How to Maintain Security When Employees Work Remotely
Over 40% of the United States workforce transitioned to remote-based employment at some point in 2020. For many, working from home isn’t something that’s going to change in 2021. Especially after many have proven the efficacy of the remote-based model.
If that’s something you’re considering for your team (working remotely in perpetuity) it’s time to start getting serious about long-term security solutions. That brings us to this post’s primary question of how to maintain security when employees work remotely.
The answer to that question is multi-faceted as security is something that requires a melody of tactics in order to work consistently. If you’re curious to learn more, we implore you to keep reading and start getting protected.
Starting with the basics, how to maintain security when employees work remotely opens with having strong passwords. And believe us when we say that if quality passwords aren’t something that your company mandates via your operating system’s settings, massive swaths of your employees won’t take the initiative to create them.
Your IT team should be able to help you with setting password requirements for tools that house your sensitive corporate data. You’ll also want to mandate password resets on at least a quarterly basis to reduce the impact of passwords being lost or intercepted.
In the event that an employee’s password is lost or stolen, an additional line of defense that many businesses are investing in to reduce fallout is enabling two-factor authentication. Two-factor authentication mandates that employees confirm they’re trying to log into your company computer from a secondary device (usually their mobile phone).
That creates conditions where people that steal your company’s passwords would also need to steal the secondary authentication device in order to get access to your files.
Required Software Updates
The primary driver behind most software updates that get pushed out is patching security holes. If your team is not proactive in accepting and applying updates when the tools they use push them to, your devices and data will be left vulnerable.
Knowing this, IT teams typically mandate that important updates to software be applied automatically to employee machines, however inconvenient the process may be to your team’s workday.
VPN stands for virtual private network. It’s an internet protocol where a computer makes a data request from a server and rather than that request connecting straight to its destination, it’s encrypted and passed through a third-party provider.
This process obscures data and where data is coming in from which increases the difficulty of data interception.
VPNs are affordable (some cost roughly $2 per month) and can save you from data breaches that set you back hundreds of thousands, if not more. That sounds like a good value proposition if we’ve ever heard one!
Schedule Virus Scans
When was the last time you initiated a virus scan on your home computer? We’re willing to bet that it has been a while. If people have that little investment in their personal data’s safety, how much do you think your employees are going to care when it comes to protecting a company’s data safety?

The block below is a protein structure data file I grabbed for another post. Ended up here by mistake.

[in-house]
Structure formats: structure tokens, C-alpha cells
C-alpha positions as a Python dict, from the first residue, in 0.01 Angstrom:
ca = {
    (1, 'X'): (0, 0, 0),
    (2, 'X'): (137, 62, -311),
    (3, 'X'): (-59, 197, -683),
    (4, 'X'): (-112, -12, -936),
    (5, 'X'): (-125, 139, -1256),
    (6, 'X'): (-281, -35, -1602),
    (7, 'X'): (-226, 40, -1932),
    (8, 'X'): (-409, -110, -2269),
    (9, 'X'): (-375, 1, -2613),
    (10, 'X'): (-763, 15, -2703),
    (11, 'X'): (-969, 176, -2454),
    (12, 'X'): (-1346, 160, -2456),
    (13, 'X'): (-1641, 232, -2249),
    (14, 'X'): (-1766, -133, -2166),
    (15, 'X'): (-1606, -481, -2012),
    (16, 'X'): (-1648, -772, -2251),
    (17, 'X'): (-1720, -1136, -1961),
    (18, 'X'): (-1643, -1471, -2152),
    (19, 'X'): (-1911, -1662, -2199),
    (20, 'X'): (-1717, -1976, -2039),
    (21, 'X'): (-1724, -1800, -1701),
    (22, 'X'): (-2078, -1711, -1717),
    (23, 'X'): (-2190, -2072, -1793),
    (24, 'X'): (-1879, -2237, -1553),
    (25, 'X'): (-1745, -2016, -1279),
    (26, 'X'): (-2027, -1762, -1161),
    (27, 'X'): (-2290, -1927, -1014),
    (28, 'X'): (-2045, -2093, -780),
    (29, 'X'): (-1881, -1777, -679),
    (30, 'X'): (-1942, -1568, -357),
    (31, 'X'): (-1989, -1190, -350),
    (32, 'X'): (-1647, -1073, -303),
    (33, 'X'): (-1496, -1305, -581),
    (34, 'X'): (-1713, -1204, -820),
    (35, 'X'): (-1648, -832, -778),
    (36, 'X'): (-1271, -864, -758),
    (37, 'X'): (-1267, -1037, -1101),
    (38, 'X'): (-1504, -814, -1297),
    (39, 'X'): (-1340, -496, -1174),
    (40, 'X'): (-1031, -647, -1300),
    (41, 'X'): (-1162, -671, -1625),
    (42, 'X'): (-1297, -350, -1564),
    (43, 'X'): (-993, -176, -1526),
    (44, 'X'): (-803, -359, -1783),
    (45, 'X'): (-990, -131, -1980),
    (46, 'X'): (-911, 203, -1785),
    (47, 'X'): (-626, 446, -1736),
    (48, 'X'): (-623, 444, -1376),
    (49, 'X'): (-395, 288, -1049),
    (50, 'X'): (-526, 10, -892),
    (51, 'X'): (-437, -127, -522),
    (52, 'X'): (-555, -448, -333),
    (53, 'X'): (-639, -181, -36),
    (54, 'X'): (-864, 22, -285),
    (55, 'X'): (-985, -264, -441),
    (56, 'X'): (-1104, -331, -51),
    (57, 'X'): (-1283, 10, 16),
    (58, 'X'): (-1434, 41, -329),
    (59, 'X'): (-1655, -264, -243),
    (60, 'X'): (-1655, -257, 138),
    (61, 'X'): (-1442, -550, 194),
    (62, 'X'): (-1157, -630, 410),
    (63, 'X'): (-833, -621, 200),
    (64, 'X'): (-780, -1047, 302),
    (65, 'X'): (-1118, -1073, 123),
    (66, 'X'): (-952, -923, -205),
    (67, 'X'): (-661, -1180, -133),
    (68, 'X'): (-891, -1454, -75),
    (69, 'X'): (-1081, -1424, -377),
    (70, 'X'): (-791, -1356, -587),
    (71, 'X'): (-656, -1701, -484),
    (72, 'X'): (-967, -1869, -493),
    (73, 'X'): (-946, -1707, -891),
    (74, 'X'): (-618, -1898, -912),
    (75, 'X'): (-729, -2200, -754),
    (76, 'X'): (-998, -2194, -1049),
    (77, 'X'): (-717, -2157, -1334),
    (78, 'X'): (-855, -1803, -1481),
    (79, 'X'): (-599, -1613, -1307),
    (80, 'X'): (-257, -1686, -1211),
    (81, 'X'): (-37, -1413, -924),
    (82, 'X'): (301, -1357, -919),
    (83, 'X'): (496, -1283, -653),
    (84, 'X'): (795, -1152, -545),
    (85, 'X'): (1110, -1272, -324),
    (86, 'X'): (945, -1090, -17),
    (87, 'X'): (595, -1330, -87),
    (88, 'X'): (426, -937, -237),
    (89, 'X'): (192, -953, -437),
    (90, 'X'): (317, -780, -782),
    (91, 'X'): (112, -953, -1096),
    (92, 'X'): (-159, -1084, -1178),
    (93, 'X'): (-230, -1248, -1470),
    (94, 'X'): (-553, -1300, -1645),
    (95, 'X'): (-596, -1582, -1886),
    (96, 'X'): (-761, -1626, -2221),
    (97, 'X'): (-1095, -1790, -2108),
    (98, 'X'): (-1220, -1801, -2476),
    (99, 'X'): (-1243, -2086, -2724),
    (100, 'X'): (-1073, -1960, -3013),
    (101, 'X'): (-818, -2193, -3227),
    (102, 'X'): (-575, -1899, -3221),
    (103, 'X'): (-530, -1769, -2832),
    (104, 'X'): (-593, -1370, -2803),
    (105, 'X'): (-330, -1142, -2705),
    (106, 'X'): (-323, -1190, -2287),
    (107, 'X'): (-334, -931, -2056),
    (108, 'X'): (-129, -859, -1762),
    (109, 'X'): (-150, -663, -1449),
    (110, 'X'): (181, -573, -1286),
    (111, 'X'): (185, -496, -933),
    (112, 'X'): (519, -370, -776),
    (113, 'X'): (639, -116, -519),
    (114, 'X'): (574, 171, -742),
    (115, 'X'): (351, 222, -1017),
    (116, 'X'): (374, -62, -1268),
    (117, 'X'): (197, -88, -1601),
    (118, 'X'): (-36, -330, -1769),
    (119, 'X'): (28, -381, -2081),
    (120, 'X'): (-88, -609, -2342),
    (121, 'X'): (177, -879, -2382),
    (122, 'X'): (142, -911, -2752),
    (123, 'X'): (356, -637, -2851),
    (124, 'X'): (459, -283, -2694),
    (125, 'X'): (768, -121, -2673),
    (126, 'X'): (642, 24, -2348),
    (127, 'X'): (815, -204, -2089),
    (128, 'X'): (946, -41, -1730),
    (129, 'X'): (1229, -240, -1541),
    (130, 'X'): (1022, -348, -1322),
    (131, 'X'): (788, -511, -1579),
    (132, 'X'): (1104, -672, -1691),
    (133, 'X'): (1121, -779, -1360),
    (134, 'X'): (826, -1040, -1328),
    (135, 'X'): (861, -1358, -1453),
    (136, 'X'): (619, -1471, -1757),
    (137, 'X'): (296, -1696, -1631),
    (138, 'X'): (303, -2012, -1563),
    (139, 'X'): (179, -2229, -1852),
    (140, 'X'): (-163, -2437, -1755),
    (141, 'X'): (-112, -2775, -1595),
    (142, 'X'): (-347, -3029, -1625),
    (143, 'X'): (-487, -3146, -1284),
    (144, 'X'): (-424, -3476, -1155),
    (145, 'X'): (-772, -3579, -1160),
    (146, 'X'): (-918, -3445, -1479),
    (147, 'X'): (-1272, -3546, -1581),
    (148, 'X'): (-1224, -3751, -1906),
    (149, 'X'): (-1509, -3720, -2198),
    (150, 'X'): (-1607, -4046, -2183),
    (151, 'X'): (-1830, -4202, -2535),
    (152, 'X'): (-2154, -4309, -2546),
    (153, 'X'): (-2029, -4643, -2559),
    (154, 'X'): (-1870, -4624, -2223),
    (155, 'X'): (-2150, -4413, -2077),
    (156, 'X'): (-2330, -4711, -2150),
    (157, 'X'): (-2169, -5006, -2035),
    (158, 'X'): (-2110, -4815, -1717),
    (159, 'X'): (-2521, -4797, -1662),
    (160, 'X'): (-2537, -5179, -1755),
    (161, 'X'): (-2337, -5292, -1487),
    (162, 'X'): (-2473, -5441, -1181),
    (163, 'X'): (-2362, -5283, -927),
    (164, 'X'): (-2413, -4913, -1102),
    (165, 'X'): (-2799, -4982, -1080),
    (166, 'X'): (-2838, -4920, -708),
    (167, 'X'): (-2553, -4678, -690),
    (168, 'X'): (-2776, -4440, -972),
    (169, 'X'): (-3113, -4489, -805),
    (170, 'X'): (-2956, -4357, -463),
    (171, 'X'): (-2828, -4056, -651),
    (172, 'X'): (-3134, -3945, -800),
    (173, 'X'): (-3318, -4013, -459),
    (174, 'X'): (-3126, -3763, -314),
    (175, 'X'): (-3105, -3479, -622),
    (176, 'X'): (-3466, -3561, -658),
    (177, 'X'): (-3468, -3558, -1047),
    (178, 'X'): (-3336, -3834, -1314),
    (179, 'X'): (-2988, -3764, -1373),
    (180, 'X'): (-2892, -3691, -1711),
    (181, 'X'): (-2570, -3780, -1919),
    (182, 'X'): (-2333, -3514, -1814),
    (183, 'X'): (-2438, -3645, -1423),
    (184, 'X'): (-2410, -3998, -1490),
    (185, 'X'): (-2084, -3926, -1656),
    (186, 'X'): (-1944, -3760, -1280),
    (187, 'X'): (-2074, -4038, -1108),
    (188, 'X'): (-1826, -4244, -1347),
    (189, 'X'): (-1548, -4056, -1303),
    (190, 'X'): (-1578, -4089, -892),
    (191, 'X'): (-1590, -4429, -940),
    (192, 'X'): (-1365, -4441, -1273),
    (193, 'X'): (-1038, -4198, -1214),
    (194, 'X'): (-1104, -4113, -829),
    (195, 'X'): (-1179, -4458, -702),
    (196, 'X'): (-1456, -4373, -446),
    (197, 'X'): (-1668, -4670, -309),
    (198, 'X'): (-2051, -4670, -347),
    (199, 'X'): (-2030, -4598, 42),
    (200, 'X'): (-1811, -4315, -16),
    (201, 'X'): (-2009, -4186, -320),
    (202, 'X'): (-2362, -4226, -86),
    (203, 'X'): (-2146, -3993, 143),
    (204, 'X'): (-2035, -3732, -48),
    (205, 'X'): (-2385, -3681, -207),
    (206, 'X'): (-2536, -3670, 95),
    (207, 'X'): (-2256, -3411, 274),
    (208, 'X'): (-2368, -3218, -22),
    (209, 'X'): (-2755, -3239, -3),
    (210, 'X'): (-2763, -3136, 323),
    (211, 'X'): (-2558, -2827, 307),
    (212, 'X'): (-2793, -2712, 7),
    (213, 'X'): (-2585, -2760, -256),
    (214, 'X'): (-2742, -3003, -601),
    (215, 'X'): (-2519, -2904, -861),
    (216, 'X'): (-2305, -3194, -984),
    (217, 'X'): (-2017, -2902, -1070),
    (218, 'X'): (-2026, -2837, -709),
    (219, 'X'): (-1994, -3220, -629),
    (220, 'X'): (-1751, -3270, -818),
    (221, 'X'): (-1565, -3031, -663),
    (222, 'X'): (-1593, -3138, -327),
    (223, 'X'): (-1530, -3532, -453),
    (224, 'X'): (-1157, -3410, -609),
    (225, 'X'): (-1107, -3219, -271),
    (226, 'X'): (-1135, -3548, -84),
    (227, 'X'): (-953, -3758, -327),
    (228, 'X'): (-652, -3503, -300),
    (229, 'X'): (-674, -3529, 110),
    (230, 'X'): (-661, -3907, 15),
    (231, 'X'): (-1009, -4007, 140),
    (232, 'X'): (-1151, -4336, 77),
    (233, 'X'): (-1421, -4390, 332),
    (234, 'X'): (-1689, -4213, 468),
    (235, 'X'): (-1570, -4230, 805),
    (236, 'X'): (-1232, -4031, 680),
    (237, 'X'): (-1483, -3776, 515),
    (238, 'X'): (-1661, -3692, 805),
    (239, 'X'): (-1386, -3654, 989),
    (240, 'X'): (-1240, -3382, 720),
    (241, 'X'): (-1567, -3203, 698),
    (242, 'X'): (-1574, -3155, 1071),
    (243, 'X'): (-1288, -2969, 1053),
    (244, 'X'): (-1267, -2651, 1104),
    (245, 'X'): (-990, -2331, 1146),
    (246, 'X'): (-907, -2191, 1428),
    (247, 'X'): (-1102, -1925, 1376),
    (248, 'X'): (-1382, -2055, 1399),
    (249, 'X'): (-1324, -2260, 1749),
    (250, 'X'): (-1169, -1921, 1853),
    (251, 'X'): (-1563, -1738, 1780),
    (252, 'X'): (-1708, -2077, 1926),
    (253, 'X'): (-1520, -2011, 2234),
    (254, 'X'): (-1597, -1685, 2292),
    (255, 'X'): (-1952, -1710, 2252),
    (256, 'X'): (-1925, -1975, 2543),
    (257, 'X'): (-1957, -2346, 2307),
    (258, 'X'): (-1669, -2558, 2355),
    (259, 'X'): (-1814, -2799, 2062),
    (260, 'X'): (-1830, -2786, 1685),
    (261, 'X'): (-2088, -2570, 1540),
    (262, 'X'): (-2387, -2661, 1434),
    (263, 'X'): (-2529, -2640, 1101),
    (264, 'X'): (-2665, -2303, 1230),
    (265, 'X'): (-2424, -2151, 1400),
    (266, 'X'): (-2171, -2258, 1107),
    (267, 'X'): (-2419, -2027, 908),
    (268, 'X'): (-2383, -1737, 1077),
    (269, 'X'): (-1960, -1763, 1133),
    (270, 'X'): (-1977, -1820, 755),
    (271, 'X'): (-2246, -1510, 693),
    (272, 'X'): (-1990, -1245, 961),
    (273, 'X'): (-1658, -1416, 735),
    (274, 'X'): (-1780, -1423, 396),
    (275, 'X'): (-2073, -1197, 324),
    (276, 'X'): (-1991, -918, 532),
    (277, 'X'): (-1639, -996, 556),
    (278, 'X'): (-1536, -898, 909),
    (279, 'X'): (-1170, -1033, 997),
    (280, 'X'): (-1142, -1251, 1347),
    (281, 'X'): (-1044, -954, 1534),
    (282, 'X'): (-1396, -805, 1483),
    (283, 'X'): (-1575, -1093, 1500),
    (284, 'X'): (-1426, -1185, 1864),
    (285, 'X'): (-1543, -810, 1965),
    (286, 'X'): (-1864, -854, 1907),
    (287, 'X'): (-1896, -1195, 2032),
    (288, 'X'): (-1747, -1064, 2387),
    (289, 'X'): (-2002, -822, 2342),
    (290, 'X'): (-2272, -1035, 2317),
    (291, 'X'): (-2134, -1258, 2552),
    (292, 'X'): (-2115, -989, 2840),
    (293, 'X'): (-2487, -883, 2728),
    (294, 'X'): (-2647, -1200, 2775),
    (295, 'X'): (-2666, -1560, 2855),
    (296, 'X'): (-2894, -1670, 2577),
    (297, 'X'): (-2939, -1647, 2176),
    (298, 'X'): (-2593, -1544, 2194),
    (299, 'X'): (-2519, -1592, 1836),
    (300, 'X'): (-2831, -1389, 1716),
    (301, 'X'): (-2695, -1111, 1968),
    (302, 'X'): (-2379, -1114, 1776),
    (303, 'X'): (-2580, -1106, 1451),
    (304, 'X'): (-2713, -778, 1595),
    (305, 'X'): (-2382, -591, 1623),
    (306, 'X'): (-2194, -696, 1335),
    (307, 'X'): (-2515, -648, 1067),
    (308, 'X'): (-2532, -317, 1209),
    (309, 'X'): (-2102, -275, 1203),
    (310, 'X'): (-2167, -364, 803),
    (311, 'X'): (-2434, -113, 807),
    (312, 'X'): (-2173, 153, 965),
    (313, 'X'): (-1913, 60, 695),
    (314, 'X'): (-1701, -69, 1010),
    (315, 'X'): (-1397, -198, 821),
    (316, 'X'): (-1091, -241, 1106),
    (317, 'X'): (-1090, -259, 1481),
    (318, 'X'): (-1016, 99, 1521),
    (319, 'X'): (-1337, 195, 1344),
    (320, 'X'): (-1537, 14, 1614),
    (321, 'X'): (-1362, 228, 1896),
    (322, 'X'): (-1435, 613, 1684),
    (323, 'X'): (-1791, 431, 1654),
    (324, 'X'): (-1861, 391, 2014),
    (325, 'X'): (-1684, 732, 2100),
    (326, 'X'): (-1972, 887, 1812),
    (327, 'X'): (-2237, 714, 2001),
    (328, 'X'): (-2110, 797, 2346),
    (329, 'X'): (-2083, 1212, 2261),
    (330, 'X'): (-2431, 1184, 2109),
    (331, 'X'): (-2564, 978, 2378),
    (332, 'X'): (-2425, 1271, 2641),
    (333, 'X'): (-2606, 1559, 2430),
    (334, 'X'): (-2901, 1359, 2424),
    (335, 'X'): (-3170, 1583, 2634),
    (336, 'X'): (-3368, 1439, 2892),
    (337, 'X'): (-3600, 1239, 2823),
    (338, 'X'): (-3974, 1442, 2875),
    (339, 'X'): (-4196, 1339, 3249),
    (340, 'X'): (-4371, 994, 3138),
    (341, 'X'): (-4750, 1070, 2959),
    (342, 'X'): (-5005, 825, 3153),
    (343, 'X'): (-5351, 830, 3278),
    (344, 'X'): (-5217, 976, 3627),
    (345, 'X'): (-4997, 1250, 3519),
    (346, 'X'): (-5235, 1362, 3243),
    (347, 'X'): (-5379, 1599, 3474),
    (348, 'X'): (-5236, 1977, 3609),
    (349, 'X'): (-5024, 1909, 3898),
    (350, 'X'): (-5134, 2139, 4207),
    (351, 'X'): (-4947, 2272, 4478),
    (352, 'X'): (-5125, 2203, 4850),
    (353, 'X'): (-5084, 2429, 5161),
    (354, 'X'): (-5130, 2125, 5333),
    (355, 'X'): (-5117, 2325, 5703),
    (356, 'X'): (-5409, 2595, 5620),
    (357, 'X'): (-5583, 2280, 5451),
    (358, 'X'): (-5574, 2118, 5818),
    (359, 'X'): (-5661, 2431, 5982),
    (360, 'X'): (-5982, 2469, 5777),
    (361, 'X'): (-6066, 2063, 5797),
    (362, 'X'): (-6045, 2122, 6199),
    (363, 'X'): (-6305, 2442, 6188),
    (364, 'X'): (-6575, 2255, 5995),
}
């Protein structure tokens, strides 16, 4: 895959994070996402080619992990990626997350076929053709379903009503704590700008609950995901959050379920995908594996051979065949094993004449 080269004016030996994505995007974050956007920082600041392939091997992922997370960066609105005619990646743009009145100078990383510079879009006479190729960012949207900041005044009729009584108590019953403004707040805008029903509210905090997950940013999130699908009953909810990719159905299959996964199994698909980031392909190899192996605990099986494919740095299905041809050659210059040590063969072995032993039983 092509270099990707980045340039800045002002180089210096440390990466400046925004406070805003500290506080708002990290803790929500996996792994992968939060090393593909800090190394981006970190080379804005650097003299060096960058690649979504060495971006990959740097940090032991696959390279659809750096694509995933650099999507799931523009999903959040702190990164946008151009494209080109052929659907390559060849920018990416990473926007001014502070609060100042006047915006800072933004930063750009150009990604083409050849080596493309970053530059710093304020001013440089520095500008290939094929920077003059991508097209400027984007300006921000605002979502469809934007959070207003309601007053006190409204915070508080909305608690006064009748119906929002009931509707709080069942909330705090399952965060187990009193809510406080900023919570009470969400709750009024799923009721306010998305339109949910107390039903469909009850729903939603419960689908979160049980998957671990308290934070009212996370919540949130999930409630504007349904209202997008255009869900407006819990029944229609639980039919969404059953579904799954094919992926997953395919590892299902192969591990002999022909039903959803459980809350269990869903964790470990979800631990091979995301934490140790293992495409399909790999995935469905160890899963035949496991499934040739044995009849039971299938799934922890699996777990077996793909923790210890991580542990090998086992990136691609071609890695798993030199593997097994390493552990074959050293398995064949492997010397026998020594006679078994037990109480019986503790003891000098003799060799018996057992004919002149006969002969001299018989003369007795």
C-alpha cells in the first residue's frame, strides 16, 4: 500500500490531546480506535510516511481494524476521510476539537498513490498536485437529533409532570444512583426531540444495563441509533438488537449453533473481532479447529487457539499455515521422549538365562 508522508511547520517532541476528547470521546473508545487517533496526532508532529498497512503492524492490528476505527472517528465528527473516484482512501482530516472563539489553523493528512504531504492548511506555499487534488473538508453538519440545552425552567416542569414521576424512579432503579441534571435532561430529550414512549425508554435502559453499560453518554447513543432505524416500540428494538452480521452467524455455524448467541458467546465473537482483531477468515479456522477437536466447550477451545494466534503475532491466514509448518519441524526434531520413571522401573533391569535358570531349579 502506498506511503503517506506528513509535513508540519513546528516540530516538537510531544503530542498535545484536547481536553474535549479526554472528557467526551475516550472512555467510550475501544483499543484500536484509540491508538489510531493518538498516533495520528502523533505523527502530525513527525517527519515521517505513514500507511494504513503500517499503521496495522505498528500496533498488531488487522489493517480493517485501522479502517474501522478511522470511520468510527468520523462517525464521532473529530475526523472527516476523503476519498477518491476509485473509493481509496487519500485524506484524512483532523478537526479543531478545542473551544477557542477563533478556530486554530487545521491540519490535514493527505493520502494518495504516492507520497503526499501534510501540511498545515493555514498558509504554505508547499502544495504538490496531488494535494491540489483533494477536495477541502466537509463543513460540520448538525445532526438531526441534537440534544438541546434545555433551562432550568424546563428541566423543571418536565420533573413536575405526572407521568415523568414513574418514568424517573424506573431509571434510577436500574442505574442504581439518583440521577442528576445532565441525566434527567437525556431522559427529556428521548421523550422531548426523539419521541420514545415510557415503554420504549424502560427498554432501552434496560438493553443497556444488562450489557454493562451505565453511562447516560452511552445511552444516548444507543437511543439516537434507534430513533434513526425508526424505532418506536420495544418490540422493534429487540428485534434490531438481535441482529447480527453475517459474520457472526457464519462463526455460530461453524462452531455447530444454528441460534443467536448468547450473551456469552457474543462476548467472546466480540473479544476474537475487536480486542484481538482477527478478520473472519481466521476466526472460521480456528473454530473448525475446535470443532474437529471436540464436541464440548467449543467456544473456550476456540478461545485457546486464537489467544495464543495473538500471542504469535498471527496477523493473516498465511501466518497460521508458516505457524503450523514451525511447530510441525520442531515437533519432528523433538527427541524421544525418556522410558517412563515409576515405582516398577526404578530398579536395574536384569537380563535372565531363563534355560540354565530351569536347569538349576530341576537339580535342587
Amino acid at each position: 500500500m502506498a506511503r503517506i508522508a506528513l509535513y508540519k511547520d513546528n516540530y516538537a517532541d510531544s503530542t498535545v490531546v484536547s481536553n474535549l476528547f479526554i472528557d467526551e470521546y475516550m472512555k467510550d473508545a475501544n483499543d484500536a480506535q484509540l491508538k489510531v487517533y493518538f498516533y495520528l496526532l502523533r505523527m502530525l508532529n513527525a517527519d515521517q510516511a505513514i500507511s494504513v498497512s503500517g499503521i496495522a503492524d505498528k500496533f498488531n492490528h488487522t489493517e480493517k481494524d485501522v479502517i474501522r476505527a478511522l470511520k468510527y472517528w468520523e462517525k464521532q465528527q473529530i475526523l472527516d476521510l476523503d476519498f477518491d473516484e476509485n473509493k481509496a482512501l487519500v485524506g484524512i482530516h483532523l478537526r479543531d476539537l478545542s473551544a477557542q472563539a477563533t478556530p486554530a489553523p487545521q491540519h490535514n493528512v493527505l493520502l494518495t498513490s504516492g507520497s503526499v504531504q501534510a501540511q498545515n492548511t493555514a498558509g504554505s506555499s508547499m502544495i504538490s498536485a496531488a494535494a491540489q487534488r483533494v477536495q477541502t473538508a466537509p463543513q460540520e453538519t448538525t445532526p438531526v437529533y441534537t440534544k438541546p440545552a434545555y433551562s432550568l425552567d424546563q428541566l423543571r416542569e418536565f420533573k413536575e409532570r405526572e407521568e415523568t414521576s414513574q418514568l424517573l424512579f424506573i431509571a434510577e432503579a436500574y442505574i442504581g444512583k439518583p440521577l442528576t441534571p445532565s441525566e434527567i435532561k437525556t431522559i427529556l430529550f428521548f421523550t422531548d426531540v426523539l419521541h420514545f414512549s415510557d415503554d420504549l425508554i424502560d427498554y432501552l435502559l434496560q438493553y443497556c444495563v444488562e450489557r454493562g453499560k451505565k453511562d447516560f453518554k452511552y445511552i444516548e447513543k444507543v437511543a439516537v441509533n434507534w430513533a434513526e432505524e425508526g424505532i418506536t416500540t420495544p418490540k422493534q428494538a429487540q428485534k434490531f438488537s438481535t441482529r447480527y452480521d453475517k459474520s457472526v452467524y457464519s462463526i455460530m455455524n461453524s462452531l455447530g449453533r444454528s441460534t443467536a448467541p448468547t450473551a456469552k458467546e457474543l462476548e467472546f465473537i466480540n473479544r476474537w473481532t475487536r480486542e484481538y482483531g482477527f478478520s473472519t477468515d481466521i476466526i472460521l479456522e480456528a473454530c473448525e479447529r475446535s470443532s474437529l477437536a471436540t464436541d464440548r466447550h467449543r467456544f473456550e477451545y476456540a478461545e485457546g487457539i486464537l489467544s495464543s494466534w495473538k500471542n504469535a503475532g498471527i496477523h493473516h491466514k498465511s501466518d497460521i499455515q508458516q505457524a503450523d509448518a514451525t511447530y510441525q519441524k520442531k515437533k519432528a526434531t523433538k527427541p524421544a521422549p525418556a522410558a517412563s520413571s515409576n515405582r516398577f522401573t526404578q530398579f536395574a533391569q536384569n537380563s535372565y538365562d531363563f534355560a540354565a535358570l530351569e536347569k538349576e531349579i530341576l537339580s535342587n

We’d caution against optimism when answering that question.
Fortunately, the virus protection you have installed on your machines has mandated scan settings. That way, you or your IT team can require a background scrub every so often to ensure there’s no Malware passing your data around.
Open IT Support Lines
Your employee is noticing that her computer is acting funny after working from a coffee shop. They’re not sure what to do so they call your business’ IT contact… And the contact is out for the weekend.
Your employee is suffering from a computer infection. Every moment that infection sits in place, your data could be getting passed to third-parties.
All of that to say, if you can, have IT support stay available to your team around the clock. This doesn’t need to be done via a staff member if that represents too much of a cost barrier. There are plenty of third-party vendors that can manage emergency support on your behalf.
Knowledge is power. That’s an adage that holds true in most situations and is the case when it comes to keeping data safe when working remotely.
To that end, work with a remote app development team to create a training tool. That way, your team can use it on a bi-annual basis to stay up to date on best data practices. If you don’t want to create proprietary training, bring on a consultant to conduct virtual training.
Introducing your team to the concepts that keep data safe and refreshing them on those concepts. That could single-handedly keep your business secure from hackers that mean to do you harm.
You Now Know How to Maintain Security When Employees Work Remotely
Knowing how to maintain security when employees work remotely was a hobby skill a year and a half ago but is now a necessity. We hope that, in some way, our brief write-up has enabled you to safeguard your information to a degree where you can operate your business from anywhere in the world.
Still feeling a little bit hazy when it comes to remote cybersecurity? You’re not alone and our team is here to help!
We welcome you to explore more of the latest write-ups on remote management tips that we have on our blog to continue fulfilling your need to know.
You’ll be glad you took the time!